Joey San has had a momentous year. In the haze of summer after the first lockdown, he was featured on BBC Radio 1’s show ‘Introducing Dance’. Joey lay in bed with his earphones in, waiting for his song ‘MeToBe’ to play. It had been a long, boiling hot day and it was not until 12:30am that the song came on. “Pretty weird” as experiences go, he says.
The song was recorded in July last year and has a definite feel-good factor. I put it to him that it sounds like music for a post-pandemic world. “A post-pandemic world? I’d not thought that,” he laughs. “But I do hope a post-pandemic world feels like how that track sounds”.
‘MeToBe’ is Joey’s first song on Spotify, a platform with tighter gatekeeping regulations than Soundcloud, where the rest of his music is available. I asked what he thought of the way music was dominated by the big streaming platforms.
“A blessing and a curse”, he says. “If you put a good tune on Spotify and you get added to a certain playlist then the amount of listens you can get from that is pretty crazy to be honest”.
“Algorithms can be your best friend. But, at the same, it’s the fact that you don’t really have that control”.
As he is well aware, if an algorithm changes then it can impact an artist’s income irrespective of the quality of their work: “if you’re reliant on that [income], then that starts to become a problem”, he says.
“I always think if you can use your own platform, then that’s in your best interests. But, in this day and age, it’s pretty difficult. If I had a website where I put my music out, to actually get people on to the website to listen to just my music would be an issue.”
But he does think change is coming:
“People are getting a bit tired of a being pushed around by these big platforms and are trying to take it back into their own hands. I just think, when we get out of this, there’ll be a massive resurgence of the underground, whether that be going to raves or releasing more physical music on vinyl, cassette etc”.
Streaming platforms are hardly the only obstacle for a young musician. The slashes to welfare spending of the last twenty years, allied to a work culture of long hours and intrusive access, can make it hard to find the time to make music. The days when young artists could afford to spend years on the dole perfecting their sound are no longer.
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“It’s a bit of a struggle, to be fair,” Joey says. “On a good day I’ll finish work at like 7pm. So, after I finish work, I’m knackered as it is and then I need to go and put in an hour or two to produce”.
“But this is not just me in this position, anyone who is trying to make music is in this position […] but sometimes I do struggle after work to even do an hour. I’ve realised if I ever want to do anything with music, I’ve just got to suck it up and do it”.
Growing up in a household suffused with the sounds of hip hop and R&B – the genres played by his older brother, who is also a DJ – Joey got into electronic music aged thirteen.
“I discovered dance music when I was in Year 8. I saw an advert on BBC 3 and they were playing a tune and I was like ‘what the hell is this tune!’. I don’t think Shazam was around at the time, so I had to like Google ‘BBC 3 advert blah, blah, blah…’ and it was Skrillex’s ‘BREAKN’ A SWEAT’ and to this day I’m still obsessed with that tune”.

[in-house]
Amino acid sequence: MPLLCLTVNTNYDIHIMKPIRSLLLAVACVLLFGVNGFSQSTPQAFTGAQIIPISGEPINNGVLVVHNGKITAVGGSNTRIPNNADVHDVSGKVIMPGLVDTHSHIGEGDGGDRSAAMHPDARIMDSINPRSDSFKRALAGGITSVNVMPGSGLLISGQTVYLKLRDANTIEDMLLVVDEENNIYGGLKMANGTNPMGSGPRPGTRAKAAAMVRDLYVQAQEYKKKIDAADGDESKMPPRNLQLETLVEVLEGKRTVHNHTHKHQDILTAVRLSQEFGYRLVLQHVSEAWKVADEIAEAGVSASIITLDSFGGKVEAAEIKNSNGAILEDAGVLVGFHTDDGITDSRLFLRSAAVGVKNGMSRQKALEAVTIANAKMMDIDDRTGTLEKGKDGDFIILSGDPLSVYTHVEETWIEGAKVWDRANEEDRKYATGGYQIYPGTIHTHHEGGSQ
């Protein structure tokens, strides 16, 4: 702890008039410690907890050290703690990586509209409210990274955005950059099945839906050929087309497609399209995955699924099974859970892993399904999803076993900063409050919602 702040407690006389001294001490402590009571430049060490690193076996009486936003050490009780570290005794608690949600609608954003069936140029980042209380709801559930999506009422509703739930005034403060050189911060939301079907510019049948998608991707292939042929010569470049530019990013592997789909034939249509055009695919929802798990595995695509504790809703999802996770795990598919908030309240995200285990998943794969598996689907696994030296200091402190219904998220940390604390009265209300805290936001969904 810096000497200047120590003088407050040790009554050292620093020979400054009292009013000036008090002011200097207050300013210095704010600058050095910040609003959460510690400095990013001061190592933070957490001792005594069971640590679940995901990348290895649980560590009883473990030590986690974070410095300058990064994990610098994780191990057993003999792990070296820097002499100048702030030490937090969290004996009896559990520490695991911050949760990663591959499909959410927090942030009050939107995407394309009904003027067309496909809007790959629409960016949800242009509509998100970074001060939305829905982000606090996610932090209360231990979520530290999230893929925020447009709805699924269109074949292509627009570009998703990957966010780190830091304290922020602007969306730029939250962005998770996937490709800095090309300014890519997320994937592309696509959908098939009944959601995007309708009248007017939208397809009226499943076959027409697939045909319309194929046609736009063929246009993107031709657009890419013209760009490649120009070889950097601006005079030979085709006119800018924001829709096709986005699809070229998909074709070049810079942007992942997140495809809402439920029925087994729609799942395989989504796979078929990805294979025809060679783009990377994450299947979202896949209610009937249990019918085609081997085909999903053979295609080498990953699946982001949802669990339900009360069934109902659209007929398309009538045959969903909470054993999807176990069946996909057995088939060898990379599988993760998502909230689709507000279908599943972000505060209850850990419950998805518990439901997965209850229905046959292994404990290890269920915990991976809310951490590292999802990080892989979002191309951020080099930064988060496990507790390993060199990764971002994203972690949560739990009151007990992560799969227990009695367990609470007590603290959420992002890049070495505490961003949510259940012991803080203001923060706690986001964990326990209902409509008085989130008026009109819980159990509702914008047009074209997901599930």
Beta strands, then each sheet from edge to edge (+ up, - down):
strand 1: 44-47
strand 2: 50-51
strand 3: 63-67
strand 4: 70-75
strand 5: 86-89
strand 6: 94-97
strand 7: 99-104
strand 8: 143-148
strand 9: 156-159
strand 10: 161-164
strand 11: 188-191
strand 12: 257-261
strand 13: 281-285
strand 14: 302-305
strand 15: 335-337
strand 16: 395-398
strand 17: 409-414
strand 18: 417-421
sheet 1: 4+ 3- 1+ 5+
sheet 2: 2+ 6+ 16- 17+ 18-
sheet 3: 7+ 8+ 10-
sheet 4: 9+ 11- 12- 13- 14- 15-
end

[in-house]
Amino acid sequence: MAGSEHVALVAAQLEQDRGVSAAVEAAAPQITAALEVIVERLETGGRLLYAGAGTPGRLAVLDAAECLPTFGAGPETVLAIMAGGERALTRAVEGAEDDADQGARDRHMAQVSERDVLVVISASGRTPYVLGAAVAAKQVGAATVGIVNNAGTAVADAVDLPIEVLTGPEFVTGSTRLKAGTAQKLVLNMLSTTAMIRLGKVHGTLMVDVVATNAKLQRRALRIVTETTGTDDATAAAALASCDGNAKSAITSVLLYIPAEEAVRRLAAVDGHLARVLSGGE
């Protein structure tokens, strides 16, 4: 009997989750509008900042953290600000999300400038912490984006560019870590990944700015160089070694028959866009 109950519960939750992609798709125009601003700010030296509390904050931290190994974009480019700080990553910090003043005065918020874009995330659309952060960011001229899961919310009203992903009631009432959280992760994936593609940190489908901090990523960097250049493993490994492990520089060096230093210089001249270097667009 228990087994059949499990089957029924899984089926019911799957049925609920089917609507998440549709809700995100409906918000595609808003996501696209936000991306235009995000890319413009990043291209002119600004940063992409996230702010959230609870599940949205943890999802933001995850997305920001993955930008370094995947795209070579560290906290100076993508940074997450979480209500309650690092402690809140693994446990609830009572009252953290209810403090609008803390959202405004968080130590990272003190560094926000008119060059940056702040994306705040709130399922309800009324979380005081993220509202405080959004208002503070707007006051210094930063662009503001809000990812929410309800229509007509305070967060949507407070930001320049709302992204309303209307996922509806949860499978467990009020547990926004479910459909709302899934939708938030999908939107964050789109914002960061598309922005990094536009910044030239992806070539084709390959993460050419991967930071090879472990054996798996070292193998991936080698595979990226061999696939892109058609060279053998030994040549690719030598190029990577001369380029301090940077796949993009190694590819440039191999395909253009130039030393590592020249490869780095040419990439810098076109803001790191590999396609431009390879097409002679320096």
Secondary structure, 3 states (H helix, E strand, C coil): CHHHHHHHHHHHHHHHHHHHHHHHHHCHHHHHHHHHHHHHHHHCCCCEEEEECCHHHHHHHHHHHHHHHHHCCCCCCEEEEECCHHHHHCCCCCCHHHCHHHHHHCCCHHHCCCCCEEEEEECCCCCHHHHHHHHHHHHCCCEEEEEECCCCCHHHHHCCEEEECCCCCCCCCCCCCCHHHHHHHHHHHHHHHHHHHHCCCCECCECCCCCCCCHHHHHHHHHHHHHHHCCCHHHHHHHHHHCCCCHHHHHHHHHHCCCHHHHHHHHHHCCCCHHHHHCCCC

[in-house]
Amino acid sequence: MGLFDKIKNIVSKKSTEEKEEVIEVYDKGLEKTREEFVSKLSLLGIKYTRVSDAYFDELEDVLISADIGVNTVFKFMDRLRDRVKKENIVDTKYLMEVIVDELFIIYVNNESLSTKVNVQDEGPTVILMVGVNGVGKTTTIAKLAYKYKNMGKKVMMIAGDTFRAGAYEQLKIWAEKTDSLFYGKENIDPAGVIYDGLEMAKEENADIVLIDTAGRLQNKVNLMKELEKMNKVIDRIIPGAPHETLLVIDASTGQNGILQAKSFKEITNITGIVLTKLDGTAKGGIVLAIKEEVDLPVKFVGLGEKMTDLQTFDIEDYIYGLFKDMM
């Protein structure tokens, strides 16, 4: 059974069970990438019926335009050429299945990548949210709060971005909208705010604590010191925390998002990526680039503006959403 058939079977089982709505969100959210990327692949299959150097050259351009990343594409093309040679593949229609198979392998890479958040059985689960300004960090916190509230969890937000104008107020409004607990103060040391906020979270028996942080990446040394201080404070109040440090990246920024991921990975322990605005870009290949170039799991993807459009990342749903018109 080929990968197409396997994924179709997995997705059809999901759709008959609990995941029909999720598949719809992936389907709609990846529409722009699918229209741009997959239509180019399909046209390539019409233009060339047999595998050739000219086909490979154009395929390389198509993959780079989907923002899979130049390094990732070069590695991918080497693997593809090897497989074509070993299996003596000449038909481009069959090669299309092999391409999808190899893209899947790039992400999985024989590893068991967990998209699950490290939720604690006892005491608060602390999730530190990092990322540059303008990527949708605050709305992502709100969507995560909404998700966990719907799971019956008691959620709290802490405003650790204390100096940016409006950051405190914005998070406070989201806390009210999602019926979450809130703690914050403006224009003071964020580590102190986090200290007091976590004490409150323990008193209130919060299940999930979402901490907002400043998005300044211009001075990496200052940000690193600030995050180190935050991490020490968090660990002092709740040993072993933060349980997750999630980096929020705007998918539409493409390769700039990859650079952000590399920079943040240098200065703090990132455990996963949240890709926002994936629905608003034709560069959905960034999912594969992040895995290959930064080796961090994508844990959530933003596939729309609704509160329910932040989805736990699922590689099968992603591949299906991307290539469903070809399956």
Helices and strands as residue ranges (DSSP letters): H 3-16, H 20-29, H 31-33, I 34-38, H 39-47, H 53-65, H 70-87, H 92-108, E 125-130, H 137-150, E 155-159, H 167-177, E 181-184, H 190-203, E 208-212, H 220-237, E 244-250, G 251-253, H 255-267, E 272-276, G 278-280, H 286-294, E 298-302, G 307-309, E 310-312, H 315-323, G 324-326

Some of his – slightly more conventional – formative music moments came about when clubbing in Manchester city centre. He says Manchester and its music scene have influenced him “100%”.
“2014, 2015, 2016 – ish, I was going to Sankeys quite a lot, Warehouse Project quite a lot, and whenever I was there, I was like ‘yes, I definitely want to be a DJ’”.
Having been many times as a punter, Joey got the opportunity to play at Sankeys before it closed in 2017. Much is changing in Manchester, not all of it good: Sankeys was an important space for him and for many others, but spiralling property prices forced the club to close. A statement on their official Facebook reads:
“The entire building has been sold to a residential property developer who intends to turn it into apartments […] when you look around Ancoats you’ll see new apartment blocks and new developments throughout the area”.
“We have done well to fend off the developers for so long”.
Nevertheless, reflecting on the future of the city, Joey struck a positive note: “something is definitely happening here”. That sense of optimism comes across in the music, too: ‘MeToBe’ has a floaty, micro-housey feel to it: the song is most definitely music to dance to.
And, as the days lengthen, and we creep ever closer to the end of lockdown, music to dance to suddenly feels much more of the moment than it has for a very, very long time.
On his own future, Joey hopes that in a couple of years he might be able to do music full-time. “Even over the last year my songs have improved”, he says. “I’m definitely no way near there yet, but I think my sound is getting there a lot quicker than it was”.
The artwork for the single was created by Lottie Peachey, you can find more of her work on Instagram.
Joe Ronan is the Features Editor of Salt Magazine and is from South Manchester. A History graduate, he is interested in books, music and how the internet is changing culture. He also writes about sport. Follow Joe on Twitter @JoeRo99.
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